Blogger, counselor, and ministry leader Unice (She's Got Issues) addresses unsung heroes and everyday bravery in her new book. Writing directly to female readers, Unice encourages women to be "brave enough" to handle life's big and small challenges. Two chapters deal specifically with grace. "Brave enough women take grace seriously," she writes, to have grace, one must "approach conflict with love and gentleness." Unice also discusses the importance of courage in tackling life's difficulties. She believes that "facing our limits—our own ‘enough'—often means facing our greatest fears." In all cases, Unice supports her advice with real-life stories and a generous amount of scripture verses. Each chapter ends with a "Brave Enough Pause," consisting of "Our Daily Brave," a challenge to the reader to apply the teachings in the chapter to everyday life, and "Pray," a prayer to end the chapter in conversation with God. Women dealing with situational anxiety or everyday fears will find encouragement and validation in this book. Those who have deeper fears or challenges may be in need of more stringent words of advice. (Aug.)

Reviewed on 08/07/2015 | Details & Permalink

show more
Reboot Your Body: Unlocking the Genetic Secrets to Permanent Weight Loss

Rashelle Brown. Turner (turnerpublishing.com), $18.95 trade paper (208p) ISBN 978-1-63026-889-3

Personal trainer and health coach Brown opens her book with the statement that "obesity is all in your head." Her underlying thesis is that creating new "neural pathways" in the brain by developing new habits of thought and behavior around diet and exercise is the key to lasting weight loss. What follows is a well-constructed manual, like a coach in book form, to understanding the psychology (which is different for each person) behind overeating and under-exercising, and adjusting diet and activity to lose large amounts of weight slowly. Both practical and well-researched, the book is realistic (only about 20% of dieters who lose a considerable amount of weight can maintain the loss for more than a year) yet optimistic. Each chapter contains written exercises and "character studies" demonstrating how clients have interpreted them. Brown begins by telling readers how to analyze their diets and come up with desirable changes, then does the same for physical activity. Chapters on handling "weight-loss plateaus" and maintaining a specific weight are also helpful. Encouraging without being prescriptive, the book does not tout any one diet or exercise regime. The focus is on tackling obesity, but those interested in losing smaller amounts of weight will also find Brown's suggestions helpful. An essential companion to lifestyle change. (Aug.)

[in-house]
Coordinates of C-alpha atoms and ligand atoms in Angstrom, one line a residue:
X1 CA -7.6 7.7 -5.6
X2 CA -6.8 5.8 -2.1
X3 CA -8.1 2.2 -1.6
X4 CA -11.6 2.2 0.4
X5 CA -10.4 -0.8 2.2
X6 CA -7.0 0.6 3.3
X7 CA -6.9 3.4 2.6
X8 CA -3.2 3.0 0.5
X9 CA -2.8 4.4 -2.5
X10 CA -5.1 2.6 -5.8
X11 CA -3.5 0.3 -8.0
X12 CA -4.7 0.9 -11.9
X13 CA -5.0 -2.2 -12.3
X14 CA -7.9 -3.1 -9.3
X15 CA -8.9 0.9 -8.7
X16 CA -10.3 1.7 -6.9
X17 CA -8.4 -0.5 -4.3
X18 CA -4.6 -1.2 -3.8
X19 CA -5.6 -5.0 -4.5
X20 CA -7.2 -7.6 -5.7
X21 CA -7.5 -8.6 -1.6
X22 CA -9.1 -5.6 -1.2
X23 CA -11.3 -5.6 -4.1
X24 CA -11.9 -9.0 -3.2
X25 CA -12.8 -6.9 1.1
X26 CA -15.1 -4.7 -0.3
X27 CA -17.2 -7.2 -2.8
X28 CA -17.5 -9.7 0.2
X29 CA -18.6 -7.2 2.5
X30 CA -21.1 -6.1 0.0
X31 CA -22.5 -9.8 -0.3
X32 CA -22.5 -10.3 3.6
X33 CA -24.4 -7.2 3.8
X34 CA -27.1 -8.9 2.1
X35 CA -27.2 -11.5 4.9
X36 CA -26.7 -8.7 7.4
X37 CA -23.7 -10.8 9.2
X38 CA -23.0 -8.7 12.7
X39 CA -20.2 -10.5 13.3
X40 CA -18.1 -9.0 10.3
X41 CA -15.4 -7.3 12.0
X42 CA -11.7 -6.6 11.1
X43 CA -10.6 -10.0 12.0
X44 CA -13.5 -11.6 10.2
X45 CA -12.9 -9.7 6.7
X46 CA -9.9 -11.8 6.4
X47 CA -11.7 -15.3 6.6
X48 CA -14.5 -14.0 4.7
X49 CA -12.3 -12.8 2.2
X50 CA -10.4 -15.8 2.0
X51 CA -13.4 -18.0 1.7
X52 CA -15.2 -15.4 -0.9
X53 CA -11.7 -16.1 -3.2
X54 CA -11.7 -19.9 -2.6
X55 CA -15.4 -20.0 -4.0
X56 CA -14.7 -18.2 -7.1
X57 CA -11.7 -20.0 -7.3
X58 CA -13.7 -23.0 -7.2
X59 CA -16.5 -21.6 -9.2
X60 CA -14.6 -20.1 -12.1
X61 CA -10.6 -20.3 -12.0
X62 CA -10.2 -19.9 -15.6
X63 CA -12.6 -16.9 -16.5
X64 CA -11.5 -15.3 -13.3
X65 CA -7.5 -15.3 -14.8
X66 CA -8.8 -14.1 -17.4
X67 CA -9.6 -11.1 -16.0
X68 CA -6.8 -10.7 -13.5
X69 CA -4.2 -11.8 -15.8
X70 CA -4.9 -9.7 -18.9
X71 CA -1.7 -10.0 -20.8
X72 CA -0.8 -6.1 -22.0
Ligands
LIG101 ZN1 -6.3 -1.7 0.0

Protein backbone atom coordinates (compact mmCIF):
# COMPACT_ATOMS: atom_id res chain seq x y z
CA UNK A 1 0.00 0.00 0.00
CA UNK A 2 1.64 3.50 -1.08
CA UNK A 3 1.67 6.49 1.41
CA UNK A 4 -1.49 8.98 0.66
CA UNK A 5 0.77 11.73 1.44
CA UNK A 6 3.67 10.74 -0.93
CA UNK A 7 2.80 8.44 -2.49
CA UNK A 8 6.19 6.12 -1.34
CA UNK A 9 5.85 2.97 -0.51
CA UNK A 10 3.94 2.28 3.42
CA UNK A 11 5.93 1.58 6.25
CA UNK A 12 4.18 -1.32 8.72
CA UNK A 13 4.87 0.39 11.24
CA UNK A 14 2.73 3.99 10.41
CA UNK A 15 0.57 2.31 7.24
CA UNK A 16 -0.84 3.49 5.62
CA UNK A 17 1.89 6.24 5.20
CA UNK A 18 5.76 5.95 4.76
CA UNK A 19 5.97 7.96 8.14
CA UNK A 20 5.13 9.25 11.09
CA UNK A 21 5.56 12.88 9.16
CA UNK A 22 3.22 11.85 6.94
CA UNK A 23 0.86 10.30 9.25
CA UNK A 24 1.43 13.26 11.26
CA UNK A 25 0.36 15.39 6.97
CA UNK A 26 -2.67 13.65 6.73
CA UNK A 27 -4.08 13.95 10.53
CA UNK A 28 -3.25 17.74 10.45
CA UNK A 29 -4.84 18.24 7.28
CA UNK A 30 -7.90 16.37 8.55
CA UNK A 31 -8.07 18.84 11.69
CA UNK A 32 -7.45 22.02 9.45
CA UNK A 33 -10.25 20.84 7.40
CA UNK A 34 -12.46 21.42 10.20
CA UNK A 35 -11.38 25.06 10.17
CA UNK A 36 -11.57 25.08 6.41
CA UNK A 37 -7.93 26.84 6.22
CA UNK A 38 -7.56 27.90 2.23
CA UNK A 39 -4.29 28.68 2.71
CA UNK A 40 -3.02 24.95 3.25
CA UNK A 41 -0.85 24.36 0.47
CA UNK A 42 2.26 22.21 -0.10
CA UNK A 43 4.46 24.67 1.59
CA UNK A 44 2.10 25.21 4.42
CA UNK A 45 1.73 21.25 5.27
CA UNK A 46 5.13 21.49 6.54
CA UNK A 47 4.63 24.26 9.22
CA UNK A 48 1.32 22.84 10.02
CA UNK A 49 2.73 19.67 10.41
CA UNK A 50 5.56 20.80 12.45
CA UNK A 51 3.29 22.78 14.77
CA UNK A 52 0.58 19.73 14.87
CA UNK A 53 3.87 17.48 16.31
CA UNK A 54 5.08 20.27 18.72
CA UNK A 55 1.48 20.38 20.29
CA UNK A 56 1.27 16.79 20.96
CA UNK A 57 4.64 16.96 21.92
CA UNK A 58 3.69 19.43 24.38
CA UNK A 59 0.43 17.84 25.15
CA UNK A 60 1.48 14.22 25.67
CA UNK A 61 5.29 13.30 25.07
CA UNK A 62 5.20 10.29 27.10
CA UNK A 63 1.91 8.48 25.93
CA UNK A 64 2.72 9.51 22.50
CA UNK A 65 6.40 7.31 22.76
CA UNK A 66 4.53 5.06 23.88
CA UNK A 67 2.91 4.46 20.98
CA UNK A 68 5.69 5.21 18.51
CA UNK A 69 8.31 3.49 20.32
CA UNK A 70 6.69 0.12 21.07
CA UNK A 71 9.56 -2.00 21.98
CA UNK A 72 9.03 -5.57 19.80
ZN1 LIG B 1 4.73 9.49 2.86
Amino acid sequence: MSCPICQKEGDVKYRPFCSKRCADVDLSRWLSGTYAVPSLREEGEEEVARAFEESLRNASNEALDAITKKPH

Reviewed on 08/07/2015 | Details & Permalink

show more
Avenue of Spies: A True Story of Terror, Espionage, and One American Family's Heroic Resistance in Nazi-Occupied Paris

Alex Kershaw. Crown, $34 (320p) ISBN 978-0-8041-4003-4

WWII historian Kershaw (The Liberator) revisits the valorous actions of American surgeon Sumner Jackson who, along with his French wife, Toquette, and young son, Phillip, falsified the medical records of Allied pilots and troops at the American Hospital in Paris to aid them in escaping the Nazis. During the four years of German occupation, the Jackson residence—which was located on the same avenue as the Gestapo headquarters—became a valuable conduit for French resistance fighters, who from the fall of 1940 had been pitted against the Nazi Schutzstaffel and their informers. Kershaw, using war documents and interviews with the aging Phillip, brilliantly captures the deadly cat-and-mouse game between Charles de Gaulle's underground and the Nazis and Vichy fascists. As the Gestapo infiltrate the resistance and discover its secrets, the Jacksons suffer the same fate as their friends, enduring the unspeakable torment of those they aided in the closing moments of the war. Kershaw's sobering look at a family's heroism in one of the history's darkest hours vividly shows what war costs in human terms. (Aug.)